As to rebirth, it must be confessed that no rule holds good for all cases. Some people are reborn almost immediately — it most often happens with parents that a part of them gets assimilated into their children if the latter are very much attached to them. Some people, however, take centuries and even thousands of years to be reincarnated. They wait for the necessary conditions to mature which will provide them with a suitable milieu. If one is yogically conscious he can actually prepare the body of his next birth. Before the body is born he shapes and moulds it, so that it is he who is the true maker of it while the parents of the new child are only the adventitious, purely physical agents.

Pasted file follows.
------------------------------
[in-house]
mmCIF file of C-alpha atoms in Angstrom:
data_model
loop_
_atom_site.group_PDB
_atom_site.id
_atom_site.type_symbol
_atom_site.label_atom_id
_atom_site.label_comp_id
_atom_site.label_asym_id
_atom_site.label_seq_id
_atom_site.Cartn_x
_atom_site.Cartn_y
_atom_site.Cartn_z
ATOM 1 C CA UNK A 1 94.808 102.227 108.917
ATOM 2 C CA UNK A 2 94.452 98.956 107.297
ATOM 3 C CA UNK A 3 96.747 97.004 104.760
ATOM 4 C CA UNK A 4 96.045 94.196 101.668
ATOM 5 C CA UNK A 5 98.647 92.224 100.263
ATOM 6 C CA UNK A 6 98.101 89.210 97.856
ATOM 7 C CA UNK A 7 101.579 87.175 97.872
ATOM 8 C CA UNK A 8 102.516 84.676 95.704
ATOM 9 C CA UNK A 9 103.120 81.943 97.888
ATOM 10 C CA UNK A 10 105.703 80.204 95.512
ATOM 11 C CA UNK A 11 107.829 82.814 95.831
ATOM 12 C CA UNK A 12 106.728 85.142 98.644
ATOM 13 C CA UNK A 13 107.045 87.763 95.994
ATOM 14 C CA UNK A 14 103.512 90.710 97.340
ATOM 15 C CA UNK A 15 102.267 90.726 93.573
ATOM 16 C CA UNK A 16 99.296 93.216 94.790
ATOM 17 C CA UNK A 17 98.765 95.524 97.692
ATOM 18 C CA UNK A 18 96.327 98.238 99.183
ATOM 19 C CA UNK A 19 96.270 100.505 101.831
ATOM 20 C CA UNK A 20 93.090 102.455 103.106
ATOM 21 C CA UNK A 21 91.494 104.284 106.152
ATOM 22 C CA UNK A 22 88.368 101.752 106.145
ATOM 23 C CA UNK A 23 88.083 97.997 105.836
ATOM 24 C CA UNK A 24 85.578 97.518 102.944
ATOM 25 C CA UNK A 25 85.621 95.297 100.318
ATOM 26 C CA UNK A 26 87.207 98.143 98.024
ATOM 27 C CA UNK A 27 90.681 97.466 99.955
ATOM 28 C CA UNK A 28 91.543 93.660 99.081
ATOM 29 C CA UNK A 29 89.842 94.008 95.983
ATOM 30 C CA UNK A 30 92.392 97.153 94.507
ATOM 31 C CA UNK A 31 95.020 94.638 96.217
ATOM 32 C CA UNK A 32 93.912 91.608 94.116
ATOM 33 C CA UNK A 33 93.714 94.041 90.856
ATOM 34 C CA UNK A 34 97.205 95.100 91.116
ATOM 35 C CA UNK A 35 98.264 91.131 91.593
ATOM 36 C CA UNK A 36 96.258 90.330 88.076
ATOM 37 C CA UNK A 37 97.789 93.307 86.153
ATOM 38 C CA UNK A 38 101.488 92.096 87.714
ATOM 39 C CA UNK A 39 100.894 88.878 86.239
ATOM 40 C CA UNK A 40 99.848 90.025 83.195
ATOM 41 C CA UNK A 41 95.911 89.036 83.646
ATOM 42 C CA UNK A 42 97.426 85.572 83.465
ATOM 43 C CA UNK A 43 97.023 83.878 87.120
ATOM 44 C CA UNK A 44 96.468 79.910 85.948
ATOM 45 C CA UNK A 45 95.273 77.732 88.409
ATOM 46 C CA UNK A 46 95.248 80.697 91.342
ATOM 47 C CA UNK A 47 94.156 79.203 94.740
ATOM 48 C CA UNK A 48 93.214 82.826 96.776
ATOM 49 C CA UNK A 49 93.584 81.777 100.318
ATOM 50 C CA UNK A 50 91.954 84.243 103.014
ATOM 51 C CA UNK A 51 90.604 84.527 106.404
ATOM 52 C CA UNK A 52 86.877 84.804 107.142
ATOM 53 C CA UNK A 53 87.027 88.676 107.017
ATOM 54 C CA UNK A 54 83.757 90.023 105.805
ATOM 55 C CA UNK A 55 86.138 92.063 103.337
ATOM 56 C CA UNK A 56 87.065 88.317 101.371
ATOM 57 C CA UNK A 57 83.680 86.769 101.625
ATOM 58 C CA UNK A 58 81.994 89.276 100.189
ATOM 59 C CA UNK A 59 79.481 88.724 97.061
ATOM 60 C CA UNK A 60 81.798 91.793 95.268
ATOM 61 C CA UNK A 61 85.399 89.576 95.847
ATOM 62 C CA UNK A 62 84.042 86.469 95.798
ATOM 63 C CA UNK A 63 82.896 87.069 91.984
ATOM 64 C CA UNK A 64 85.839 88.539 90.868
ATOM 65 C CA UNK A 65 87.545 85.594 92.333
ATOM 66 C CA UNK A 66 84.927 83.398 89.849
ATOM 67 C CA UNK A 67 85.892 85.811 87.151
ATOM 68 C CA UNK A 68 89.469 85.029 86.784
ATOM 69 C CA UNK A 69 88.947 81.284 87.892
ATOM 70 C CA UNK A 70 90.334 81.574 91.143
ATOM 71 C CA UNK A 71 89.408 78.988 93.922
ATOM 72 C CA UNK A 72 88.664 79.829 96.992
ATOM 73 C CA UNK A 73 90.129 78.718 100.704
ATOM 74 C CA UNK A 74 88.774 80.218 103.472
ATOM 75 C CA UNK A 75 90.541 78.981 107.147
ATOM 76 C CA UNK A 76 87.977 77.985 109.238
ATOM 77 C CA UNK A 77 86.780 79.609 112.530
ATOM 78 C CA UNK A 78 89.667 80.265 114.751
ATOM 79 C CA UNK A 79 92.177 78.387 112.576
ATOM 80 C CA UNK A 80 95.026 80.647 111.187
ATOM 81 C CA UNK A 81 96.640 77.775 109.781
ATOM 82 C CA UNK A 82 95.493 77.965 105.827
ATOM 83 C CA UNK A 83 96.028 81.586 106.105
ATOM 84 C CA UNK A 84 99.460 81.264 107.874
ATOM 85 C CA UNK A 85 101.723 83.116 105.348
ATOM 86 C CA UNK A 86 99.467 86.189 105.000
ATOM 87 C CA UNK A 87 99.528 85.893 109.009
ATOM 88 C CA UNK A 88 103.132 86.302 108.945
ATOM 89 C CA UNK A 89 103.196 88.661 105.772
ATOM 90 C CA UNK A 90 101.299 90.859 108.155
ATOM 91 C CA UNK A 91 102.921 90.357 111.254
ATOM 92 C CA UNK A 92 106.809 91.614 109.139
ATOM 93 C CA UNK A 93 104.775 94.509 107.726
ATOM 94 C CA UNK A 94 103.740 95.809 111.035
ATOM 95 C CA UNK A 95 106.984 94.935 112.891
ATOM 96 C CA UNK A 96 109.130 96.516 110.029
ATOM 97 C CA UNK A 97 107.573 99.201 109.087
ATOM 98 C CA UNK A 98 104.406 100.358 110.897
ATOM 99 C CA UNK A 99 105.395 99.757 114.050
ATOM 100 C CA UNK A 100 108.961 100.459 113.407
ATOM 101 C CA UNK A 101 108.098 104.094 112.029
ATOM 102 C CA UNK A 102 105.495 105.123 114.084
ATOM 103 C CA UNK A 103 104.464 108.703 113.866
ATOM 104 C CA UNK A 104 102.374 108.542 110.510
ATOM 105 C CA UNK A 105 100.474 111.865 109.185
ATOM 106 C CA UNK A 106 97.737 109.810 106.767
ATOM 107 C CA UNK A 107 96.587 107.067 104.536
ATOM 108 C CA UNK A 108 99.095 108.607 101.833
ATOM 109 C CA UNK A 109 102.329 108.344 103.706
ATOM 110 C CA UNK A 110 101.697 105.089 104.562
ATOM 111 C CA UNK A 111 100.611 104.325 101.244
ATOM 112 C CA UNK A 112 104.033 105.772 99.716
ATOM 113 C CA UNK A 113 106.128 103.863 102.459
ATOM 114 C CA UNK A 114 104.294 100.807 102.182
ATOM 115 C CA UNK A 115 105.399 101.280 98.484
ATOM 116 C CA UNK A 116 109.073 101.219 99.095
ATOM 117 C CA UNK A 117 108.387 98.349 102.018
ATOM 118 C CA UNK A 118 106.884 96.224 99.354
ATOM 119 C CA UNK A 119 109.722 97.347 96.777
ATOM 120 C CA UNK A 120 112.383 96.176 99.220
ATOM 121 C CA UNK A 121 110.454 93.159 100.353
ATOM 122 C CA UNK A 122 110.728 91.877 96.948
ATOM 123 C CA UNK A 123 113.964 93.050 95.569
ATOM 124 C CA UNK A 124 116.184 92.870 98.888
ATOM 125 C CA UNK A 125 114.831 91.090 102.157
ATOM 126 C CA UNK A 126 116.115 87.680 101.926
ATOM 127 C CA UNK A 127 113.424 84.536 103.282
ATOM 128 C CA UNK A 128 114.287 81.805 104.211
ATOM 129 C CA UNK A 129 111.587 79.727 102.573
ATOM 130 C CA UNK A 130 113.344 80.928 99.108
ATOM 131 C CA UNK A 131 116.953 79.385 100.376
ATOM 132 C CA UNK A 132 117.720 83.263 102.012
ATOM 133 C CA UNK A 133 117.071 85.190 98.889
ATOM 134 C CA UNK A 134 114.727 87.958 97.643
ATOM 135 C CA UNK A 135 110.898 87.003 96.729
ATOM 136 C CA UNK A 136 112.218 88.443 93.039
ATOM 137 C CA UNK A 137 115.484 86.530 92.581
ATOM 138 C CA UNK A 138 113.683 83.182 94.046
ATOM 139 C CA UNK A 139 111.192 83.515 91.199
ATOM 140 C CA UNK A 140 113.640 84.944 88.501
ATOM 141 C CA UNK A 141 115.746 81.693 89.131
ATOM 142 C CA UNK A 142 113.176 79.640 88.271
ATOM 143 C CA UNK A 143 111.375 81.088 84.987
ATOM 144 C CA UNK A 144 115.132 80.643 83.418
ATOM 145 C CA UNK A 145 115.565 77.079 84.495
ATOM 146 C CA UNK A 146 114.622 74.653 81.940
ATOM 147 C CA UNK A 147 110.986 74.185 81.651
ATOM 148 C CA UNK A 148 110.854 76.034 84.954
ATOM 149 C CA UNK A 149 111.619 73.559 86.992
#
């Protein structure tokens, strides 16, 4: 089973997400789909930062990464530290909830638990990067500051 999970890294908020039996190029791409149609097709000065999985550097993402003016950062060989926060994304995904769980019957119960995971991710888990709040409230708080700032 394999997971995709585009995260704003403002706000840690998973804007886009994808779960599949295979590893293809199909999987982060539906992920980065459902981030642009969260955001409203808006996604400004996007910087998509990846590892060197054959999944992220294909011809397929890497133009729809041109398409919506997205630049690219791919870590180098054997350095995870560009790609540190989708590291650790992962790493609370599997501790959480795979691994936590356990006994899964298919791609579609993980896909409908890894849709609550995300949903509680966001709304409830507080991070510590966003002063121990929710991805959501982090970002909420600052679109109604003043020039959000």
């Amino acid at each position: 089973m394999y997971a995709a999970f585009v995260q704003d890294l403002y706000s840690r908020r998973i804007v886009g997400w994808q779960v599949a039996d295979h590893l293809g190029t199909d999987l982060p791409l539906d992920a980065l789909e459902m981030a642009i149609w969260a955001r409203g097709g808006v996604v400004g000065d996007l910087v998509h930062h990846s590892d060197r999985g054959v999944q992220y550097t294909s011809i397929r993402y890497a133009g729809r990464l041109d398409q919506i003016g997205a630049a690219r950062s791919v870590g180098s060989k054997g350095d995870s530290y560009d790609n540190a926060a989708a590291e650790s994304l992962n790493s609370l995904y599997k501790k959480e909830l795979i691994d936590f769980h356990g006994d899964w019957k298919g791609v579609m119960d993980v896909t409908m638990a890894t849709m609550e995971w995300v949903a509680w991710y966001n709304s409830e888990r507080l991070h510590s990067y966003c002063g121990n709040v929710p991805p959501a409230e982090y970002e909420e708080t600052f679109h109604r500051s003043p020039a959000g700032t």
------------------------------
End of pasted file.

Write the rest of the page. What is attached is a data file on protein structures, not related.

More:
I must here remark in passing that there is a common misconception about rebirth. People believe that it is they who are reincarnated, yet this is a palpable error, though it is true that parts of their being are amalgamated with others and so act through new bodies. Their whole being is not reborn, because of the simple fact that what they evidently mean by their “self” is not a real individualised entity but their exterior personality, the personality composed of the outward name and form. Hence it is wrong to say that A is reborn as B: A is a personality organically distinct from B and cannot be said to have reincarnated as B. You would be right only if you said that the same line of consciousness uses both A and B as the instruments of its manifestation. For, what does remain constant is the psychic being which is not the outward personality at all, but something deep within, something which is not the exterior name and form.